What I truly enjoy when travelling is to meet up with or visit old friends. This last week I got to spend with Meike, who is doing an internship in Brussels. After living together for half a year it is odd to suddenly be only long distance friends and thus amazing to meet up again.
As an intern Meike works alongside a lot of other young Germans to plan a conference for young journalists. But being so used to people speaking German around me from my stay in Madrid I hardly noticed how often conversations would go on in German. It helped that they all had excellent English skills – much better than myself – and were used to a English speaking working environment.
Meike’s colleagues also proved out to be great fun and Brussels is to the establishment what Sunny Beach is to the sun-tanned teenager. A place for partying and networking. I was introduced to a fast paced Brussels, where bureaucrats were dancing to the Grease soundtrack at Ralph’s Bar, where political parties held large techno parties and where I had to spend many a morning on the couch in Meike’s office because I wasn’t used to the pace and was left with one too many hangovers.
The atmosphere was great and the feeling of having so many different nationalities and cultures working together. I constantly felt drawn to the environment and to the place and people. Constantly wondering if perhaps one day, I might find my future in Brussels.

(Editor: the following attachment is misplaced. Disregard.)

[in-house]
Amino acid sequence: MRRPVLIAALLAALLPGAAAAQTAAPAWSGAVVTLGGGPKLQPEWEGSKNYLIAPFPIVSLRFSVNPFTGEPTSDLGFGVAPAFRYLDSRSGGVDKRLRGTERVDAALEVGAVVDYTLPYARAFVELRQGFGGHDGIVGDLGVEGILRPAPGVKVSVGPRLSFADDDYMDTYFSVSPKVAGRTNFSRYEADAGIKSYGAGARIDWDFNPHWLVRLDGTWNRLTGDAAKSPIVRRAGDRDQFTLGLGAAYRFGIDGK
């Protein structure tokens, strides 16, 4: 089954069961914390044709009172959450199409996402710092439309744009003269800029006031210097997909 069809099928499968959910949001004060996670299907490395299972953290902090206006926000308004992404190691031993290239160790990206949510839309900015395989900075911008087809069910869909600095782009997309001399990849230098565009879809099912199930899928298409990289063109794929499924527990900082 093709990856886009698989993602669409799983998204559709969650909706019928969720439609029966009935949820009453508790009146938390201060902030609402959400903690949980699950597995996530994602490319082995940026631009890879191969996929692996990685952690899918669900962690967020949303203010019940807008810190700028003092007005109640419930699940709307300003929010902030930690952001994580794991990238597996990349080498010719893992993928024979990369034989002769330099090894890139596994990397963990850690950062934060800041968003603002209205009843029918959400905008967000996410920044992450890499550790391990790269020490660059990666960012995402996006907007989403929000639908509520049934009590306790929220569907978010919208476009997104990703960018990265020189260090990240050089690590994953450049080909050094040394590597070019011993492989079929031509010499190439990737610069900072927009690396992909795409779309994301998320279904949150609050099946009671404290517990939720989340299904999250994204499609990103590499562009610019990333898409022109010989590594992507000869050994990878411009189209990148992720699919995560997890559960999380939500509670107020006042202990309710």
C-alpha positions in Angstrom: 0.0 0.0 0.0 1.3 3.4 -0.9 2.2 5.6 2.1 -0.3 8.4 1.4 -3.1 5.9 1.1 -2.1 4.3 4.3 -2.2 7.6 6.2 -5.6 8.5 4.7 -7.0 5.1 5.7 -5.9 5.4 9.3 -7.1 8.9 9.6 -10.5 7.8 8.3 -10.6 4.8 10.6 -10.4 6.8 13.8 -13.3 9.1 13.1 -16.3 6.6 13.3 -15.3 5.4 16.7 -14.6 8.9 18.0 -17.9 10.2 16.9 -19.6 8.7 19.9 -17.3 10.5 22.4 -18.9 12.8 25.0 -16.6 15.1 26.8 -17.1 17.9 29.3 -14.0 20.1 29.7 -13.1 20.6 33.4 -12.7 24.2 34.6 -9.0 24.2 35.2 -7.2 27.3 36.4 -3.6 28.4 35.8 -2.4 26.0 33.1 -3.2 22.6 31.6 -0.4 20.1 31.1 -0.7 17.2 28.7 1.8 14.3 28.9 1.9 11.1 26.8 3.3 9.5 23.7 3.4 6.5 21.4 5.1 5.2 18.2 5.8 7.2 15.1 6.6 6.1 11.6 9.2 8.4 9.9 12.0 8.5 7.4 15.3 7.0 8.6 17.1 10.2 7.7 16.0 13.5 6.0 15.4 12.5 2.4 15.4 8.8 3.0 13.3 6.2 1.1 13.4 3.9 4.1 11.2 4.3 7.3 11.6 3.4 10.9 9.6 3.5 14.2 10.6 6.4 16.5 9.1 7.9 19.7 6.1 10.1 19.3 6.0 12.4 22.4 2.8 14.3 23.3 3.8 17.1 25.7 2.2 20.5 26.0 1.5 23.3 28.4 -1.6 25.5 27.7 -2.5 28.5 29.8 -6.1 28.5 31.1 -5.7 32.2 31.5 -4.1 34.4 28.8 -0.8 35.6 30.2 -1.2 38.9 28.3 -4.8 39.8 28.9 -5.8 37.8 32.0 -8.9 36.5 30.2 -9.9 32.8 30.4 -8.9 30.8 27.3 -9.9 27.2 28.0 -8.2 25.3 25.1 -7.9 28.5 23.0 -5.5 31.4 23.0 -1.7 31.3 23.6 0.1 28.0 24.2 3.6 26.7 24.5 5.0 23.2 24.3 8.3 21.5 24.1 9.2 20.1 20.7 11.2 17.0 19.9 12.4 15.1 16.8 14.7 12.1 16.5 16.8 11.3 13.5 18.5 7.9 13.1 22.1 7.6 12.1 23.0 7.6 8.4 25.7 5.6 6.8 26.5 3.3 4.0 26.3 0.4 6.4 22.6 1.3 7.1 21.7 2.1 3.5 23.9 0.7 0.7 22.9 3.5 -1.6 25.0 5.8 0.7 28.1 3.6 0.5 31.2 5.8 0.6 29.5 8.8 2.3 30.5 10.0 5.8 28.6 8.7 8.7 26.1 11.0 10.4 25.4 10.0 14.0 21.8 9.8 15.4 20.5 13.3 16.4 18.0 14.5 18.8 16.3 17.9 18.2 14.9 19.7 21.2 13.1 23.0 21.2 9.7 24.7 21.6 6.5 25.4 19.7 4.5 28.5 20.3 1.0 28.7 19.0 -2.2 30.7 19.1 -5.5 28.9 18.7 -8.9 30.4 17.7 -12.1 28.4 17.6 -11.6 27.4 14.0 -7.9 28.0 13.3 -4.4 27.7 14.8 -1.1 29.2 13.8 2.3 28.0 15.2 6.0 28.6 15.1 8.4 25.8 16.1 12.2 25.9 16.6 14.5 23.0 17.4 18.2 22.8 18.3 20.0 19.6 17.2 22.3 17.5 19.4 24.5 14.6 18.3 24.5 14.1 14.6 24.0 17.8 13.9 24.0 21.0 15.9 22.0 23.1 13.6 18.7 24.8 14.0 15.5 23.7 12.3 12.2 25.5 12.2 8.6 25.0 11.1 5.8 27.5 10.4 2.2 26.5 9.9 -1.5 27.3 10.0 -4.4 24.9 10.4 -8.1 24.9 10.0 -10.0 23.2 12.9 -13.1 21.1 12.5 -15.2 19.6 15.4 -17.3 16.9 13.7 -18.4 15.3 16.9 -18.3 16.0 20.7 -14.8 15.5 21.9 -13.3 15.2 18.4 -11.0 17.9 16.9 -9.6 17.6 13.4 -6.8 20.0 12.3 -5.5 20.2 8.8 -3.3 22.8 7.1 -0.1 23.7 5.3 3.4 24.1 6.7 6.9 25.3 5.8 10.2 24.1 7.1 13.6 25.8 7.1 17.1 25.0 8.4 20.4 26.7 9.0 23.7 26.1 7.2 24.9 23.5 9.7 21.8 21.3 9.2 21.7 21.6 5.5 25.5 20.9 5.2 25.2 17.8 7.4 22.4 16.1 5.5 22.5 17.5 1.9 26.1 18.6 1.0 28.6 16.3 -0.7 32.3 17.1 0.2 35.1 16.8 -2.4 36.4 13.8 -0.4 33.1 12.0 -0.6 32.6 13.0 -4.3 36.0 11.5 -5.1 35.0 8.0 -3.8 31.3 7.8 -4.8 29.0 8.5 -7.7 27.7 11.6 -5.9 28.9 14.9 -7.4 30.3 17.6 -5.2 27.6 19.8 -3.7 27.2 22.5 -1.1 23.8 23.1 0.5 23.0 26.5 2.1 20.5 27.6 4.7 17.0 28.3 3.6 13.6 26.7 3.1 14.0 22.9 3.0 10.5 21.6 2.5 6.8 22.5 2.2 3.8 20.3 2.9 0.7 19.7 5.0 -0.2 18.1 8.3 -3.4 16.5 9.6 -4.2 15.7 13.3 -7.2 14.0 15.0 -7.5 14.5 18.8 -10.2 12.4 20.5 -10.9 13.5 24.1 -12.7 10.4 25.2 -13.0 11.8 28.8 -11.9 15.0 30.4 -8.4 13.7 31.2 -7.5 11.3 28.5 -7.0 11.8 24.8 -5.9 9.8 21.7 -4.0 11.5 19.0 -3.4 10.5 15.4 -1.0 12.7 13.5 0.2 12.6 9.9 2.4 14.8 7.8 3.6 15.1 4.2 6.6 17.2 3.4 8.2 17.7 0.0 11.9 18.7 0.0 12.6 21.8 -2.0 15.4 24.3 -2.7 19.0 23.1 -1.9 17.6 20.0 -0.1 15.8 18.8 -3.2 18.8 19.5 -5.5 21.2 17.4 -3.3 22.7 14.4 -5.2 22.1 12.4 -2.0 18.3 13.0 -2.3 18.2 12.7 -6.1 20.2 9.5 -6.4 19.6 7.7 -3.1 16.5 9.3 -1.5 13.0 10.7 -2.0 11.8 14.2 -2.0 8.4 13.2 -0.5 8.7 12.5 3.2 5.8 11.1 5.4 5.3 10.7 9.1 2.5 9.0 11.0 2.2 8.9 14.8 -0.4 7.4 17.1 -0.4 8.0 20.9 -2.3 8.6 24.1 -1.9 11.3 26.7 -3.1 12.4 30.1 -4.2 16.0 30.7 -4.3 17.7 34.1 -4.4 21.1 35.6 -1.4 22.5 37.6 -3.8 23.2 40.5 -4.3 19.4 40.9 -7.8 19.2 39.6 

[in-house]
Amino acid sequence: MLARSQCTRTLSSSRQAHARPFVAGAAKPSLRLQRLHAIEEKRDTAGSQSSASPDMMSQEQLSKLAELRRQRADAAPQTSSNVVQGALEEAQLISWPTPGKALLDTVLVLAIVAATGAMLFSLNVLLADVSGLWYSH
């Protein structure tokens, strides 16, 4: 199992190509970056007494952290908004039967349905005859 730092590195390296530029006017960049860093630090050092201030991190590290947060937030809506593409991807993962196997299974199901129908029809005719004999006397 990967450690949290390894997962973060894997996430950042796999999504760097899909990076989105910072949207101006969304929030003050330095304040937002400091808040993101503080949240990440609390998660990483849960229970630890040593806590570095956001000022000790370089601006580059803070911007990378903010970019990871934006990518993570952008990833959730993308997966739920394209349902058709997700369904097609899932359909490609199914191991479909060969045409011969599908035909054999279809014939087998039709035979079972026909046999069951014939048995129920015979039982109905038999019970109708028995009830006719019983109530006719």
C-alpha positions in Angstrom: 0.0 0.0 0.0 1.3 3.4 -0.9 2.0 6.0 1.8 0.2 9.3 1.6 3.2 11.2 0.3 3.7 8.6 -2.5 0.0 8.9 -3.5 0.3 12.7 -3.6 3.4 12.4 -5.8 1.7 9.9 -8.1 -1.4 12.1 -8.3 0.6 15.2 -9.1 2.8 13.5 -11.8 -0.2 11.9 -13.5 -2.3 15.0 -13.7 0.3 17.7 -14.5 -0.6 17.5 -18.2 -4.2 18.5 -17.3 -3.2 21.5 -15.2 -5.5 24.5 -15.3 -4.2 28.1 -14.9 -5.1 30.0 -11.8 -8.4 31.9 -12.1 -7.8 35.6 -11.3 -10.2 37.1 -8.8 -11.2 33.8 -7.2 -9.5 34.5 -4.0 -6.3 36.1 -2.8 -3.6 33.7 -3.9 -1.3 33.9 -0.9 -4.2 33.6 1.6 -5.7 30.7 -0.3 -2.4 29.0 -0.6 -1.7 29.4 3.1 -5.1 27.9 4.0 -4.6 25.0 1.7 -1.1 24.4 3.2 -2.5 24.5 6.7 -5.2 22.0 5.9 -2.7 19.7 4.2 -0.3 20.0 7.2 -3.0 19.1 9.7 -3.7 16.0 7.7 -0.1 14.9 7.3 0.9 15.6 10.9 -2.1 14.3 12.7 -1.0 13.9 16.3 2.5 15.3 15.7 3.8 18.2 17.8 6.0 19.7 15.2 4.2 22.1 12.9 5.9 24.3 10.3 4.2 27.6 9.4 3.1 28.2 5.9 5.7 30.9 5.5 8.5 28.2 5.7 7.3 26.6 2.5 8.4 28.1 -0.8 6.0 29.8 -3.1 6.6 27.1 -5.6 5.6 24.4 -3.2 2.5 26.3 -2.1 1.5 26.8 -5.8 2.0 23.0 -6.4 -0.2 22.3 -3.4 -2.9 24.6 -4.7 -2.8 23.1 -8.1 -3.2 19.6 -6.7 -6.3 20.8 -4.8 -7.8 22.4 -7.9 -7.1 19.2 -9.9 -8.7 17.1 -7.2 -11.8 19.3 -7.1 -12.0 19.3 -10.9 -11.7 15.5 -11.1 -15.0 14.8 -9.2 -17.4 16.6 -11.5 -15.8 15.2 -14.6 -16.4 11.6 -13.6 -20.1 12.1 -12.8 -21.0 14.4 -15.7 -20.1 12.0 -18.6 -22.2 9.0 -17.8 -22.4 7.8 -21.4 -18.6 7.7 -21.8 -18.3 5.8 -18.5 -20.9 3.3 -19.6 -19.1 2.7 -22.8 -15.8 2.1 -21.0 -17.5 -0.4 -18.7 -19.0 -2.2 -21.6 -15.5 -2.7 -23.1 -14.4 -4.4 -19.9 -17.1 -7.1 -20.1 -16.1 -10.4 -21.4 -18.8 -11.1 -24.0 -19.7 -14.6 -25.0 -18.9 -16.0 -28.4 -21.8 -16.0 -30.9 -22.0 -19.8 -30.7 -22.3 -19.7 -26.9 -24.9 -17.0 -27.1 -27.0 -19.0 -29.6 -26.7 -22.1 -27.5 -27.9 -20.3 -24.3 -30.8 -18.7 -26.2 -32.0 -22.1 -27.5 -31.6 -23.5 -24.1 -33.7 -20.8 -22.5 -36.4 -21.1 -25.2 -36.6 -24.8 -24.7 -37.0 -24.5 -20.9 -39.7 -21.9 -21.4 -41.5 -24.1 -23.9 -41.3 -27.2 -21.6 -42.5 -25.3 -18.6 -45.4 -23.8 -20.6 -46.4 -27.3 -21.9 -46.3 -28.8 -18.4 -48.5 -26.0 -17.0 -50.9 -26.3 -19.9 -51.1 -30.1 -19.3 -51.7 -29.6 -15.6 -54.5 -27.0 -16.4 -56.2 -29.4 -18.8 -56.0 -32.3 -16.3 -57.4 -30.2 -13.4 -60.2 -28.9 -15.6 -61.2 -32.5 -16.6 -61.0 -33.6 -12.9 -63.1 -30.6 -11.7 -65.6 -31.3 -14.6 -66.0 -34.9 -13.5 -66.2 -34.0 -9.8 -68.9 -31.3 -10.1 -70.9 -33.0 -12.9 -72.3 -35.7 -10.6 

Apart from the abnormal amounts of alcohol and many types of parties, I got to not only explore the office couch but also Brussels.
It is a fascinating city which while it is known as the centre of Europe is also the very essence of a split nation. As a state Belgium is split into to fractions – or nations – the French part and the Flemish. While Brussels belongs to the French part, it is surrounded by the Flemish.
It fascinates me how Belgium can exist with two distinctly different nations, cultures – even languages. Belgium is not a historical nation state, but closer to a compromise between France and the Netherlands that they should not have a border thus creating a buffer state.
Add to this the entire third part which is are the European institutions and the multicultural environment surrounding them. Belgium is by all standards a curious country and definitely worth a visit.
Personally, I fell in love with the area St. Gery and the entire café- and restaurant life there. I also both enjoyed a quiet moment with Janneke Pis and Zinneke Pis in order to feel a bit off the beaten Manneke Pis path. And then I got to eat moules frites until I fainted.
Thank you my beautiful Meike and greetings to all your crazy friends in Brussels. I hope your conference will be a success.
Lot’s of love